So, if a birth story is what it takes for listeners to know the truth and to believe, then let me give you the anonymous gospel-storyteller we call Luke’s birth parable which is worthy of the one who proclaimed a different kind of peace.  You may have your peace through victory, but the Prince of Peace of whom I speak; now there is a Saviour worthy of praise.  Son of God, you bet, but were as Octavian might have been born of noble birth, the kind of Saviour I’m talking about was of the people, born as the apostle Paul declared, “born of a woman”. Not anyone special, her name was Miriam, and lord knows there are Miriams everywhere just like her. This Miriam was just a slip of a girl, not more than about 12 or 13 years old. We don’t know exactly how she became pregnant; people talked about her and about Jesus as if there was something a little dubious about the way in which it happened. But then in the Pax Romana, young girls fell pregnant all the time and Miriam wasn’t from a noble family. But they were righteous enough to find a good man to take her on, even though he knew that she was pregnant. It was as if he’d seen it in a dream and so this man, this man let’s call him after that dreamer of old, let’s call him Joseph, it was like he had a dream or something of how things should be. Anyway, no matter what the powers that be threw at them, they coped, even if it meant travelling down to Bethlehem the city of the great King David to be registered. So far from the halls of power, so far that it might have been an outbuilding on the edge of a city, amongst the poorest of the poor, a child was born.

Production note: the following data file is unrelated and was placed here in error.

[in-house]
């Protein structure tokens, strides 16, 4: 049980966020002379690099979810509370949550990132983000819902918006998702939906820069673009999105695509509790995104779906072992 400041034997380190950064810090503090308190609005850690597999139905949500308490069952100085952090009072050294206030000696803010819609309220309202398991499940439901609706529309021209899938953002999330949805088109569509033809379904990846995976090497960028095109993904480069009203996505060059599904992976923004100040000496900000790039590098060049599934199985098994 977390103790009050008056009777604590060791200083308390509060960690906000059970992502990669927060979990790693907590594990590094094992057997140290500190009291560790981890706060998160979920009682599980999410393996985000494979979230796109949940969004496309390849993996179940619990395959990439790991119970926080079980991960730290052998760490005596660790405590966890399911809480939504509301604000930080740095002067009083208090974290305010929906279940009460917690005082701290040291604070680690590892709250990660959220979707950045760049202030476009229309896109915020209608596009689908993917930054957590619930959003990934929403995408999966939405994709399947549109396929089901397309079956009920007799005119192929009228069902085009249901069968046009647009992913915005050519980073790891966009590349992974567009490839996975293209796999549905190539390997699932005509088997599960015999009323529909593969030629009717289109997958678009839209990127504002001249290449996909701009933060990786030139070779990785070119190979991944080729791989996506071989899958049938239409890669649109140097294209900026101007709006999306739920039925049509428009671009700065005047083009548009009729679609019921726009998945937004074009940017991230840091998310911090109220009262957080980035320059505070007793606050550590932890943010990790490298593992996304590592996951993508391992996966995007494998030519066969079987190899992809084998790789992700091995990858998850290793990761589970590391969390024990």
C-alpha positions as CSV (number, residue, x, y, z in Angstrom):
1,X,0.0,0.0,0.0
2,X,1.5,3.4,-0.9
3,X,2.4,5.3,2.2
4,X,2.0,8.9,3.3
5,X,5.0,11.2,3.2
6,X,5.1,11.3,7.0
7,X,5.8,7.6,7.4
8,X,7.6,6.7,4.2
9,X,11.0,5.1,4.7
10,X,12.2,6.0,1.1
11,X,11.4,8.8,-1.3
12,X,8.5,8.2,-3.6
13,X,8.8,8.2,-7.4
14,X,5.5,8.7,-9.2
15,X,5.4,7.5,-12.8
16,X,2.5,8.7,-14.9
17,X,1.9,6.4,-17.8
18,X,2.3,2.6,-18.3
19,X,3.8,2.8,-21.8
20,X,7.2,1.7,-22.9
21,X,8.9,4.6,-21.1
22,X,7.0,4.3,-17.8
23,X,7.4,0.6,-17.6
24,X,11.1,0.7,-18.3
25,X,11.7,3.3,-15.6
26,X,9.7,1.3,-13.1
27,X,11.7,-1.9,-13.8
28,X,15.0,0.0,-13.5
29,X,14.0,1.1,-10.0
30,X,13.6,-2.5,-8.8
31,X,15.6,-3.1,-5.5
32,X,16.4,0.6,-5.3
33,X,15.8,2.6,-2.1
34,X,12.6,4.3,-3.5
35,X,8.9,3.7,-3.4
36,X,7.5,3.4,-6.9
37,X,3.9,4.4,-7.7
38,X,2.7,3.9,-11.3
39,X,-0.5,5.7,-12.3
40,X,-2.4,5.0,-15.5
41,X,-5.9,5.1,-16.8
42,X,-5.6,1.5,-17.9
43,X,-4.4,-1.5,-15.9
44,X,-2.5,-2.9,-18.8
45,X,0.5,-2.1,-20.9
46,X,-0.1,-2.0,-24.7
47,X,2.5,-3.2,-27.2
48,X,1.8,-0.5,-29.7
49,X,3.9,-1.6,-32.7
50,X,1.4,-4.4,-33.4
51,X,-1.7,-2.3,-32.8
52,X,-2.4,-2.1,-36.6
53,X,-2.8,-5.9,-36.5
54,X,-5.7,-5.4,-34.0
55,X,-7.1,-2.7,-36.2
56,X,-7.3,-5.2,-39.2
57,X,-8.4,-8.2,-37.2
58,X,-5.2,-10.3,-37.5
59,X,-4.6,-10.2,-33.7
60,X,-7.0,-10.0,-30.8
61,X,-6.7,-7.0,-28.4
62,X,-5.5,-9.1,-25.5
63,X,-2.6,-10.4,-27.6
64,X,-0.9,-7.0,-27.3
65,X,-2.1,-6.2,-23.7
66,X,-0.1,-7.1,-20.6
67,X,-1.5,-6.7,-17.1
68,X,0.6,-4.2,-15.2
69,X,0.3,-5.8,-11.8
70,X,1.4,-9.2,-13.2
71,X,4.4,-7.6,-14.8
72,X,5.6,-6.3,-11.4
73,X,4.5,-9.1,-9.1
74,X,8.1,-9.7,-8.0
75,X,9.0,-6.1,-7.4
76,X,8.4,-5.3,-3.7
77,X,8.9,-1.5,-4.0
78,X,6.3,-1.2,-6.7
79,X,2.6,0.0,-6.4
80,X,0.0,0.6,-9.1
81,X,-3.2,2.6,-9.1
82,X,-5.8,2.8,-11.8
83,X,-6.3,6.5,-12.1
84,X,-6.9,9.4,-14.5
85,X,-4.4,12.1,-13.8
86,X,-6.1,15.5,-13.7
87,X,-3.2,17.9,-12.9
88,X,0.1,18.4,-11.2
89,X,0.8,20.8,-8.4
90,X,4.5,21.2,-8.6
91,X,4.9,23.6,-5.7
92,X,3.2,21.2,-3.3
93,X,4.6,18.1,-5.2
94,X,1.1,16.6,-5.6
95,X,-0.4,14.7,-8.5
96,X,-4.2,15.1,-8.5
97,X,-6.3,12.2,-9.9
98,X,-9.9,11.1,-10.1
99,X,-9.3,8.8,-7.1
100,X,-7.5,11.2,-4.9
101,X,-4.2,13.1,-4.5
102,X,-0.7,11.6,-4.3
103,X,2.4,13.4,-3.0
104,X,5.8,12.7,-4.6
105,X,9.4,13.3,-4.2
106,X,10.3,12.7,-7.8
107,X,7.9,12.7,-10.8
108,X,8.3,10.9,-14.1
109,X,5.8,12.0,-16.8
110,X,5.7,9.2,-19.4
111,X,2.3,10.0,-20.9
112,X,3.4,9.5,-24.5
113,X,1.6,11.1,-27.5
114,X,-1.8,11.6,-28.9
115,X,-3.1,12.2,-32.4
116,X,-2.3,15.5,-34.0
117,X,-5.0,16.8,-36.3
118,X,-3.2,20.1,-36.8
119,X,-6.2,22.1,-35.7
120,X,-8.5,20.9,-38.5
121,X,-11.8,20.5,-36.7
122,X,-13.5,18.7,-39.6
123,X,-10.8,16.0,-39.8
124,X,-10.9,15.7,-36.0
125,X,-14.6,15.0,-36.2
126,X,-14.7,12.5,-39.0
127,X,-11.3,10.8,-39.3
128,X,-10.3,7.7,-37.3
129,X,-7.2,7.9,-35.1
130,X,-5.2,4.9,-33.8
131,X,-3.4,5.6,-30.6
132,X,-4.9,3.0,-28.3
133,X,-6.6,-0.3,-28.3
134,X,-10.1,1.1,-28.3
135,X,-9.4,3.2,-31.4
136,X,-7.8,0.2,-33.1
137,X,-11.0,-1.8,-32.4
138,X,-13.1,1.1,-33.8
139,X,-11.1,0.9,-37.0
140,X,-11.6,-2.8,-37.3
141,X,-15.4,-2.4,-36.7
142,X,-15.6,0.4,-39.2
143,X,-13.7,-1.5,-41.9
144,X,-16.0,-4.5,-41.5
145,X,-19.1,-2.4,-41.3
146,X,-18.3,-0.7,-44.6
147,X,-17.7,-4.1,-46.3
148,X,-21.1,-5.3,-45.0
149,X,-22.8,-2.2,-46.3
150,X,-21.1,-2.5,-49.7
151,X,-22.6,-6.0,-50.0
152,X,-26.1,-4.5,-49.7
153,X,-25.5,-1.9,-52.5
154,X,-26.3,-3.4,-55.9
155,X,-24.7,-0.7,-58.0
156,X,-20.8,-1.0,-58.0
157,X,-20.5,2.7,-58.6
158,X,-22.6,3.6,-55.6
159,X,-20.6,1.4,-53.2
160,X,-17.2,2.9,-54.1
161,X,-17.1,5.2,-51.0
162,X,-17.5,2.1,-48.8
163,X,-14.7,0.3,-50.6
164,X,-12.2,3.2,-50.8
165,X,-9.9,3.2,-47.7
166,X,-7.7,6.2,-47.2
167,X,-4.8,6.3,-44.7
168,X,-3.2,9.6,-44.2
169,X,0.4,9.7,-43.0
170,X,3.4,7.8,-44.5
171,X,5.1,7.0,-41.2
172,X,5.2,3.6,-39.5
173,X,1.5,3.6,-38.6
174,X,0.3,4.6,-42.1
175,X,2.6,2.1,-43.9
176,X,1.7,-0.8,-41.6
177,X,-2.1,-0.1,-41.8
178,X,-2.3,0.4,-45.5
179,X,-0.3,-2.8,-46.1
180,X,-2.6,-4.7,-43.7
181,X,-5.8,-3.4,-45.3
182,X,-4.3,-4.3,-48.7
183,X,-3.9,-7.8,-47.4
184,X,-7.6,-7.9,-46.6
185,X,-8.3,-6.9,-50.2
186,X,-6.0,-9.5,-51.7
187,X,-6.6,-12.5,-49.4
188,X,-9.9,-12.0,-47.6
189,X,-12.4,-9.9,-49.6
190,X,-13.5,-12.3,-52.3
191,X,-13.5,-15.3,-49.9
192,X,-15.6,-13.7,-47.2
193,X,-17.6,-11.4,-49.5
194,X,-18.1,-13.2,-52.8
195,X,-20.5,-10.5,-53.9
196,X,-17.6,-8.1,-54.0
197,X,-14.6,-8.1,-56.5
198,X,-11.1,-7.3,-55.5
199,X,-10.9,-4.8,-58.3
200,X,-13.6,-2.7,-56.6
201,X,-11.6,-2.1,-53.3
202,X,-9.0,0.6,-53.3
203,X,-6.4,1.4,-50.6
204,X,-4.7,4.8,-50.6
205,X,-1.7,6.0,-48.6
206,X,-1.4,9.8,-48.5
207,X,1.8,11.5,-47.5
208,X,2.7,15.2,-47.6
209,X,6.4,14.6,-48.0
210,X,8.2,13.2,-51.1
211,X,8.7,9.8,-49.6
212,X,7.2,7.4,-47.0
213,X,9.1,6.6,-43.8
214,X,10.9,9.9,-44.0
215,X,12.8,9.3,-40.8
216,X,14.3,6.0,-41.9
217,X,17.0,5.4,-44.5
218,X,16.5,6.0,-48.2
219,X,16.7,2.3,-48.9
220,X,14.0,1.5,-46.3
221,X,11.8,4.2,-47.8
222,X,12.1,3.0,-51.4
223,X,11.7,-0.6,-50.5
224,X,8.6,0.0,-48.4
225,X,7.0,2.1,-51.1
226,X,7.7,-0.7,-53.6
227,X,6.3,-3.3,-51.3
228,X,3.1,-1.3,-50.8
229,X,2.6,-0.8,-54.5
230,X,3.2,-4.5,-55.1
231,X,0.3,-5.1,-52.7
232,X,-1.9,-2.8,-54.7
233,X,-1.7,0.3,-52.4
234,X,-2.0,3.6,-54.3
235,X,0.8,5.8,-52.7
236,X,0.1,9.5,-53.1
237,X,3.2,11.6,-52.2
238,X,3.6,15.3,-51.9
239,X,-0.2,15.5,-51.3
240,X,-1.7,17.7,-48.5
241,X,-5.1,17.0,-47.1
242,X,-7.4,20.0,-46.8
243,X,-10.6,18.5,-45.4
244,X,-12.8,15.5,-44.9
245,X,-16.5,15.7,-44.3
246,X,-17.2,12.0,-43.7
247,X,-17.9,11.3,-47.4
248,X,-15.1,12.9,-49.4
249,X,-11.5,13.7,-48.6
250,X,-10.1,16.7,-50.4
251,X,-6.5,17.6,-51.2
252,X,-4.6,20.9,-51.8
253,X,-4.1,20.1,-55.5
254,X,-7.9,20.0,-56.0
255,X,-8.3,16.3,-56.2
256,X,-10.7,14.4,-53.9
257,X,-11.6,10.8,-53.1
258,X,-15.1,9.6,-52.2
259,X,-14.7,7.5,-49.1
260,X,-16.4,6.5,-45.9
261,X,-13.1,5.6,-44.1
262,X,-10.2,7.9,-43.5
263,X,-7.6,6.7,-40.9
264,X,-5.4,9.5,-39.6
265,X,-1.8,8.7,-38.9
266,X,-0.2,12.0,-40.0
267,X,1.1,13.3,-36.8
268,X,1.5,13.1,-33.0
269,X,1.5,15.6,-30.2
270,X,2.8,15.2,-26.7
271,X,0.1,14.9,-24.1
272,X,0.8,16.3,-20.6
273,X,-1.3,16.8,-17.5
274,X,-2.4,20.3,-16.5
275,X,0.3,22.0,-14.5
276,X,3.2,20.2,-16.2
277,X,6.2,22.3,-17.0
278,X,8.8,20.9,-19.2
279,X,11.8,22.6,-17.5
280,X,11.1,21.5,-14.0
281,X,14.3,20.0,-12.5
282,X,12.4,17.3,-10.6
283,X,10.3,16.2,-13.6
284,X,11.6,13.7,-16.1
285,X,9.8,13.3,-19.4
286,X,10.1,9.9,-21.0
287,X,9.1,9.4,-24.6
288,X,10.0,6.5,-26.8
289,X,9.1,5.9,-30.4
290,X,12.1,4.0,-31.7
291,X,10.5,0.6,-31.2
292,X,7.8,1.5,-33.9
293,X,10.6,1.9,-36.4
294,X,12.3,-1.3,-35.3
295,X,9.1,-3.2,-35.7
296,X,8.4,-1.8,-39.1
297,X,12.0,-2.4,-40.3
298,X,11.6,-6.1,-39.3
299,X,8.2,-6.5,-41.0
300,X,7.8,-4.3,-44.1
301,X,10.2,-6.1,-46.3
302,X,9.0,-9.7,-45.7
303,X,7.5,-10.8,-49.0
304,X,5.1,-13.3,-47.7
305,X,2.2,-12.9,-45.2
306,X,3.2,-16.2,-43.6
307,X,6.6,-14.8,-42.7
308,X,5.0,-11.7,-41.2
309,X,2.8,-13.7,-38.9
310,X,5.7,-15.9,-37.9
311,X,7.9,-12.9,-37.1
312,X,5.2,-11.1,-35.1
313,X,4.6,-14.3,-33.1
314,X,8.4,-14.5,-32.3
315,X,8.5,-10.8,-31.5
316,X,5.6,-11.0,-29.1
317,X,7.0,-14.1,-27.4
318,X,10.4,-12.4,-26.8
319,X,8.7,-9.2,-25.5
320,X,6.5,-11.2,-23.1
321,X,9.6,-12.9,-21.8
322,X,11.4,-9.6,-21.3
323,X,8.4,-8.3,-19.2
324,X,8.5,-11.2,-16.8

A star, you bet your life there was a star. Right up there in the sky above the place where he was born, and the star was so big and so bright that the powerful came and bowed down before the baby who would become the hope of the poor. Finally, good news for the poor and the oppressed, the marginalized and the despised, good news for unto you is born in the City of David a Saviour who will be the Prince of Peace, who will bring peace on earth and good will to all.

Yeah, here’s a birth story like no other. Here’s a birth story about humble origins, about margins, about poverty, about struggle and oppression, about simple people living their lives as best they can and accomplishing great things. The anonymous-gospel-storyteller which we call Luke has created a subversive birth parable. A parable in which Jesus, not Caesar is born of a virgin and is the Son of God. The trouble is after 20 centuries, you and I hear “born of a virgin” and “Son of God” as unbelievable church doctrines. But in this parable, these are not doctrines but subversive political statements. They are declarations that Jesus embodied a different kind of god. In Jesus an oppressed and marginalized people experienced a radically different vision of the DIVINE, a vision which turned the whole idea of the DIVINE upside down. Caesar offered a vision of a god who is born in a mansion. But this new vision of the DIVINE was born in a manger. Caesar is a god who enslaves. CHRIST is a god who sets free. Caesar is a god who lives with the oppressors. CHRIST is a god who lives among the oppressed. The stories of Jesus’ birth are subversive parables designed to say a big NO to the powers of Empire; to turn the world we thought we knew upside down and point to a new way of being in the world.